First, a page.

Minorities and disadvantaged groups are not the only targets for additional support; Senator Sanders has multiple objectives which would ultimately improve the quality of life for all Americans. As a committed supporter of universal healthcare, Sanders believes that a large scale reform of the medical industry would benefit the entire society. He has also sponsored legislation to support such social programs as Meals on Wheels, a program near and dear to us at Jesuit Dallas, citing both a moral and economic obligation, as a healthier populace incurs fewer resource intensive hospitalizations. In addition, a public with access to free higher education inevitably produces more productive, healthier, and happier constituency. Further protection of the environment and global resources, as well as investment into sustainable technologies would also serve to produce a more favorable and secure future for the generations to come, both on American soil and abroad. Finally, Bernie’s staunch opposition to the presence of big money in politics marks a decidedly positive difference between him and his rivals, and his proposed legislation and other actions to overturn the toxic Citizens United ruling would bring transparency back into the world of political campaigning, leading to a more democratic and less plutocratic election process.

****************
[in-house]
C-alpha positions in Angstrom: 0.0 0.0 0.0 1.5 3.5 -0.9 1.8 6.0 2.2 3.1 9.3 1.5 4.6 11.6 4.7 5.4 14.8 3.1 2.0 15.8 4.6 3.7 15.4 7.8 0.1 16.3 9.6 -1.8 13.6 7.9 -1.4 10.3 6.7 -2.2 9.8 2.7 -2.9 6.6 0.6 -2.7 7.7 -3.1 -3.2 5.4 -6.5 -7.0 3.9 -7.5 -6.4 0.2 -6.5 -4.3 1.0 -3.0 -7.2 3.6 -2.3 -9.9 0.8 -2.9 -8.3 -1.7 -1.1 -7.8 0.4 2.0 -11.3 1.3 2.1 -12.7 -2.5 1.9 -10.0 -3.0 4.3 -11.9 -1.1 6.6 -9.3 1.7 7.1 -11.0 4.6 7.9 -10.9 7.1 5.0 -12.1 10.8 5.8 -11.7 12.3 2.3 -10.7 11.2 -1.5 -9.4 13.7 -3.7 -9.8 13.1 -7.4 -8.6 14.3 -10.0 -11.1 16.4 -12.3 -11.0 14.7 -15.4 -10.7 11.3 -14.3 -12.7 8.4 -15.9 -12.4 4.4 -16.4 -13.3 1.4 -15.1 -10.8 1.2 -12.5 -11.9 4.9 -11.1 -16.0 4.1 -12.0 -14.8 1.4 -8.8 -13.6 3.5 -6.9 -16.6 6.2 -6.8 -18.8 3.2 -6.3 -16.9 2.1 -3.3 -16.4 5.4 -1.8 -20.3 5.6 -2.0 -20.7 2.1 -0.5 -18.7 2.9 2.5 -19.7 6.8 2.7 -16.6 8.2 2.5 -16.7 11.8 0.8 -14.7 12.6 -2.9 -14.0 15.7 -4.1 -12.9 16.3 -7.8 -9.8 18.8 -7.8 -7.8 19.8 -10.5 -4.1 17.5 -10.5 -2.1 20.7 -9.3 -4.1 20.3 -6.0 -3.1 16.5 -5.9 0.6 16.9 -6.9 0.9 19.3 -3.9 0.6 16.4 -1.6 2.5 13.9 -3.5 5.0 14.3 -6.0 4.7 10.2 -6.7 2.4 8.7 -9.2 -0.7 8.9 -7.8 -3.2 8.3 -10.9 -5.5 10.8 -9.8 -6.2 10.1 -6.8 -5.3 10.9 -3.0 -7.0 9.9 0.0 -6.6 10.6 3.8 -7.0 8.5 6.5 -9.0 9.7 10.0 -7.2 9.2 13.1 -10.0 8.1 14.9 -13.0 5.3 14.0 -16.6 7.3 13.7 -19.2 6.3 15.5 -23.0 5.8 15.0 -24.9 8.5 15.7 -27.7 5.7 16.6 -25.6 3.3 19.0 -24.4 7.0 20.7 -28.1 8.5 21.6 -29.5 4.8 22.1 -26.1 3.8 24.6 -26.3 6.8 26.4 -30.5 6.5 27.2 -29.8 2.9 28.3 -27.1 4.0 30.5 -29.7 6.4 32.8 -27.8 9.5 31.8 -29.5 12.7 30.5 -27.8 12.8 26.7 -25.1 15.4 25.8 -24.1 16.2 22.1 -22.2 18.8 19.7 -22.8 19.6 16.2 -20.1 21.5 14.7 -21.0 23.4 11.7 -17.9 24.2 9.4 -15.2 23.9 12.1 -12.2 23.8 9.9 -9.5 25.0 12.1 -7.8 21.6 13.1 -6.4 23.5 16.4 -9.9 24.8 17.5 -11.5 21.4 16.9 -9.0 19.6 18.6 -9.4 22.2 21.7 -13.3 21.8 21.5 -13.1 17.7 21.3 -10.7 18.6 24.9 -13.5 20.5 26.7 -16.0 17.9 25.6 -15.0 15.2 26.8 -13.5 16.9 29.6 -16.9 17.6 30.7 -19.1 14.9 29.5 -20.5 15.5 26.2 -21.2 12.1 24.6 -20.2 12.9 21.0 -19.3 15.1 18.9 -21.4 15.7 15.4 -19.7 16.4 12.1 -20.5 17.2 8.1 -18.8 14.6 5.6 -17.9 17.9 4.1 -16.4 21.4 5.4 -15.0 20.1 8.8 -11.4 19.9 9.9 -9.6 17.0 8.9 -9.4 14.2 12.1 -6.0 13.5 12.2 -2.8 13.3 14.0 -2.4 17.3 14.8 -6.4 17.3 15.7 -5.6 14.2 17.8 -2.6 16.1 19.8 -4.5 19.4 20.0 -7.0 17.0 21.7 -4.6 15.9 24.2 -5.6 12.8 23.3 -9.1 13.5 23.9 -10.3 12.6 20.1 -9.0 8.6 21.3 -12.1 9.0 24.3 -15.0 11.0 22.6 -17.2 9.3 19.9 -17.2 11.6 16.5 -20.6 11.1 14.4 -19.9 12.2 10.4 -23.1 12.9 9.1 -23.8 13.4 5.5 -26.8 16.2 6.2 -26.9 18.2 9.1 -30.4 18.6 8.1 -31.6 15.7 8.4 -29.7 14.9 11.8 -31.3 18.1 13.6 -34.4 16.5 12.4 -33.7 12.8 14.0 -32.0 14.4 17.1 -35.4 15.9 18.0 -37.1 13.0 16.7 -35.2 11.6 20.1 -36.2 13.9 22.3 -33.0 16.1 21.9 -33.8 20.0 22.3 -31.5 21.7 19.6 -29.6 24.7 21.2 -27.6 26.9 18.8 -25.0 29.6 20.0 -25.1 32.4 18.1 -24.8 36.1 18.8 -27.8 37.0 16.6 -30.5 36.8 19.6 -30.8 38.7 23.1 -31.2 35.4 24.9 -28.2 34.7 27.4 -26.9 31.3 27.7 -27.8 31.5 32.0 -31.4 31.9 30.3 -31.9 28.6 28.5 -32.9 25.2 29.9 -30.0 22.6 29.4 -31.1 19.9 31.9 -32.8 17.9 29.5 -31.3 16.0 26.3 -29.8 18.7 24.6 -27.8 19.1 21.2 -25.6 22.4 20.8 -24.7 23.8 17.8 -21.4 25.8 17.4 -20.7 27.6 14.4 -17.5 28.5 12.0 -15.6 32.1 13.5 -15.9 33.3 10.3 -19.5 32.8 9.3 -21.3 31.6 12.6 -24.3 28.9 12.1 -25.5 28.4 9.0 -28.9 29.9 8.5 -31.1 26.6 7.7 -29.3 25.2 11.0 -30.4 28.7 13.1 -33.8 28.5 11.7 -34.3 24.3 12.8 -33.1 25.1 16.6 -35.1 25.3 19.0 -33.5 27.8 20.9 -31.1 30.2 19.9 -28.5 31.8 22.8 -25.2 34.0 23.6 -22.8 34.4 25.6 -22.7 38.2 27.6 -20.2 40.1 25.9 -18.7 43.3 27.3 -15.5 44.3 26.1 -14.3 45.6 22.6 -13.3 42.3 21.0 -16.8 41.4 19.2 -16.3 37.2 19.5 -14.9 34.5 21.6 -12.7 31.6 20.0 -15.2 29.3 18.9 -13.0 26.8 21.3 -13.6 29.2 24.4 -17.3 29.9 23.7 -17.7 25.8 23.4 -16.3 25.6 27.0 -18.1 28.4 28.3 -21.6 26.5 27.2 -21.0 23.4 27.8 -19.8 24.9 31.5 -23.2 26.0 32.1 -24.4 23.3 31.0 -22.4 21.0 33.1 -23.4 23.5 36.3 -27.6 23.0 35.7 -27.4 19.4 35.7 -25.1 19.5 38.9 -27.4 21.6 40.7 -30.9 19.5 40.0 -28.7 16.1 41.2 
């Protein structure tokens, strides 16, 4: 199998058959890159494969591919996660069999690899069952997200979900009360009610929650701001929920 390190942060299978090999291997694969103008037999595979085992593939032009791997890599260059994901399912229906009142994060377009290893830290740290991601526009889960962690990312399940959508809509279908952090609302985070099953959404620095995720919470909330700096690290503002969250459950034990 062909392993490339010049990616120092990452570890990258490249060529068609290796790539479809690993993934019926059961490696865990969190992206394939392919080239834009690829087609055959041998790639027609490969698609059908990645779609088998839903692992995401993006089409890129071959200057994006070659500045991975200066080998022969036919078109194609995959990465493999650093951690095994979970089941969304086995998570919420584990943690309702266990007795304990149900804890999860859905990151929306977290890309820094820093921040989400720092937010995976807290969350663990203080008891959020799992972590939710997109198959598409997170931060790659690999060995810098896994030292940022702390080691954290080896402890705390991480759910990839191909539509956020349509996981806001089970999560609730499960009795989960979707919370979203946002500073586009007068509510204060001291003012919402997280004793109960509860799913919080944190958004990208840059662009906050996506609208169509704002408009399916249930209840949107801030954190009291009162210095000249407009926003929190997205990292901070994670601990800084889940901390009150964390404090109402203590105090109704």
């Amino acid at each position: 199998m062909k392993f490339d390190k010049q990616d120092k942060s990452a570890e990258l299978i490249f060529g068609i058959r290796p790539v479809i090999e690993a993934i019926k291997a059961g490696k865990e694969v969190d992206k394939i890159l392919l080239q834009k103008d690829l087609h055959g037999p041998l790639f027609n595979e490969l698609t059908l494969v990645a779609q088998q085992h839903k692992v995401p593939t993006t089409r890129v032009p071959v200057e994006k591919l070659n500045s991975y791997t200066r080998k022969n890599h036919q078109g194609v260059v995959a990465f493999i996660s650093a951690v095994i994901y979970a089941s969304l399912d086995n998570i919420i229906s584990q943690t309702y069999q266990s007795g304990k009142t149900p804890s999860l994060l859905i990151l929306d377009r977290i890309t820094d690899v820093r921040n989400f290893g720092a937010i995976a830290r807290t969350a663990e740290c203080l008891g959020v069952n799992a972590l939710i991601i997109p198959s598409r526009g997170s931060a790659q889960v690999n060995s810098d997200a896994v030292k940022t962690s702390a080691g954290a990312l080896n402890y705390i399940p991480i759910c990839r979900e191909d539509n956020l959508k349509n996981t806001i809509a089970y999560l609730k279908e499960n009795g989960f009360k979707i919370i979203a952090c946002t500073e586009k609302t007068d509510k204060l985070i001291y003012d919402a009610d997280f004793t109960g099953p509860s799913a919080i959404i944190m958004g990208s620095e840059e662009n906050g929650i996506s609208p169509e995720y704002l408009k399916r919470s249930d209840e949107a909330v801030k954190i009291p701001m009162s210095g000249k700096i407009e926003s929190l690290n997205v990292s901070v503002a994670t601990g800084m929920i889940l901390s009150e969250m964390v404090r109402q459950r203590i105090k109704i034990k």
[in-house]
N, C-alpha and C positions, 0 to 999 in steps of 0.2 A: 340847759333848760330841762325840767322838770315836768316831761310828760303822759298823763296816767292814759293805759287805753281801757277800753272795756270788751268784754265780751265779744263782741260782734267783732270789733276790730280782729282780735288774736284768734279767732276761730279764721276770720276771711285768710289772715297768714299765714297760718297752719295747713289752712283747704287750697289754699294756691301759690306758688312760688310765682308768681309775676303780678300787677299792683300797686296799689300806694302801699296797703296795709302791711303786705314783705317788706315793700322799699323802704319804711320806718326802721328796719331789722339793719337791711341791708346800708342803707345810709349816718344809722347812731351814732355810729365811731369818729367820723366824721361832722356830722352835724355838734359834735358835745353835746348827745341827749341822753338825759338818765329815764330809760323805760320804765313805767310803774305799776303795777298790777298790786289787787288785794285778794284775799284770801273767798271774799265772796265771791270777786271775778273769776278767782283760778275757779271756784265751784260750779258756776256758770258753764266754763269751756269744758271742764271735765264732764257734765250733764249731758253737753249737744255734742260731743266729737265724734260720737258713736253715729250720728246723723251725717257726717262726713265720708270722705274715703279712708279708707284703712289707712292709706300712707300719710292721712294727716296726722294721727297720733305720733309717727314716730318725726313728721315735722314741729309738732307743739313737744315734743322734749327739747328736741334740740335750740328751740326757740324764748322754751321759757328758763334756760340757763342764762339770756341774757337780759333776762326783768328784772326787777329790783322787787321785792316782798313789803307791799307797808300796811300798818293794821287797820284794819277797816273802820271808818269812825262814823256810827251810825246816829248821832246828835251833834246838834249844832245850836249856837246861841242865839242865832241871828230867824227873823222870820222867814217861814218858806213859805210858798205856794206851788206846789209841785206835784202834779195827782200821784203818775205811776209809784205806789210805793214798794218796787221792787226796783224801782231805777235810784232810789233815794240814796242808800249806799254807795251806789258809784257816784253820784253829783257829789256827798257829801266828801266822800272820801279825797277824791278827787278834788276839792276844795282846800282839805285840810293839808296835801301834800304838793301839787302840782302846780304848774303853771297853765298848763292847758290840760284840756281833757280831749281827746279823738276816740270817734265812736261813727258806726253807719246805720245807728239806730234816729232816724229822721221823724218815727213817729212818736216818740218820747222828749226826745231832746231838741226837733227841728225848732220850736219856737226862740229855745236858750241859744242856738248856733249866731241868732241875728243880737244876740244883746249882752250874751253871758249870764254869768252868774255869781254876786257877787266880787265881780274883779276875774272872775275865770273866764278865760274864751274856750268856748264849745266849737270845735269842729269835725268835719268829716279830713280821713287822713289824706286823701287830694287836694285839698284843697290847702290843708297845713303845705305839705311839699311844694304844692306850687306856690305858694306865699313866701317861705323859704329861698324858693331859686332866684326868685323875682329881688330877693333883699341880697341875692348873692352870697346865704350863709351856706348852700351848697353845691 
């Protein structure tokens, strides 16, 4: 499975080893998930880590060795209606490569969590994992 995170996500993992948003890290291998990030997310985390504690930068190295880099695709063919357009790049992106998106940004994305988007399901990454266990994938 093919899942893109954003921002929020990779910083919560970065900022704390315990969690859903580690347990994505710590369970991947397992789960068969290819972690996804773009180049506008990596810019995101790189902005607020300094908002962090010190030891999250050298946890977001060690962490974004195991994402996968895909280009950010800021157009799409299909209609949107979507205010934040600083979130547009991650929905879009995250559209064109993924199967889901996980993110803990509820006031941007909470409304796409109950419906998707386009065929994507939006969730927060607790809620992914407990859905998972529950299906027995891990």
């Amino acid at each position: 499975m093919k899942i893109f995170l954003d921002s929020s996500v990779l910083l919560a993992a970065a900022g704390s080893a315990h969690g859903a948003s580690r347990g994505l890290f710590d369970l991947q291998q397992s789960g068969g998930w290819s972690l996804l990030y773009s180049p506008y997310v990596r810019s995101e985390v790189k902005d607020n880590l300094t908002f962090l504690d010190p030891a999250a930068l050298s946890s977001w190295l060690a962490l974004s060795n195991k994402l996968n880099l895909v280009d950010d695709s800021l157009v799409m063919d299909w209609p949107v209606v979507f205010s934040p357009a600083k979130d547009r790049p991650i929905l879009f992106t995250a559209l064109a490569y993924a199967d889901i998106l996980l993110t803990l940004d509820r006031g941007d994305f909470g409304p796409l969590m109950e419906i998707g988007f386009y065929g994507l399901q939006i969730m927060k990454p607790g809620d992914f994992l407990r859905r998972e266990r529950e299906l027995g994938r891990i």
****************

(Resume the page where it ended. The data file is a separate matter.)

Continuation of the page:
Perhaps a pattern has begun to emerge, one which those familiar with Catholic social teaching may recognize more readily. Huge swaths of Sanders’ domestic policies almost perfectly mirror those themes outlined within the Church’s social doctrine. For example, his massive emphasis on wealth and income equality form an analogous pair with the Vatican’s array of documents proclaiming the necessity for workers to be treated with the utmost dignity, and that the economy must ultimately serve the worker first, not vice versa, i.e., workers deserve the right to work, a living wage, and the right to unionize. Furthermore, his affinity for environmental protection and the development of clean energy also imitates Catholic social teaching’s call to be stewards of creation – to care for the world and all its inhabitants as a gift from God, a gift intended to be sustained, not consumed and exploited.

In fact, despite being Jewish, Senator Sanders’ social media accounts are teeming with quotations from the Supreme Pontiff on countless topics such as the fallacy of trickle down economics, inequality as the source of all evil, the evils of exploitative economics, the idolization of wealth, and the necessity of wealth redistribution. While other presidential candidates, including several of whom declare themselves Catholic, may also name-drop the Holy Father to conjure political traction in important demographics, Sanders alone follows these gestures through every aspect of his political career – his congressional voting history, his writings, his congressional and public speeches, and even his campaign promises. In short, Bernie is easily the most palatable candidate to anyone who full-heartedly embrace the Church’s social teachings.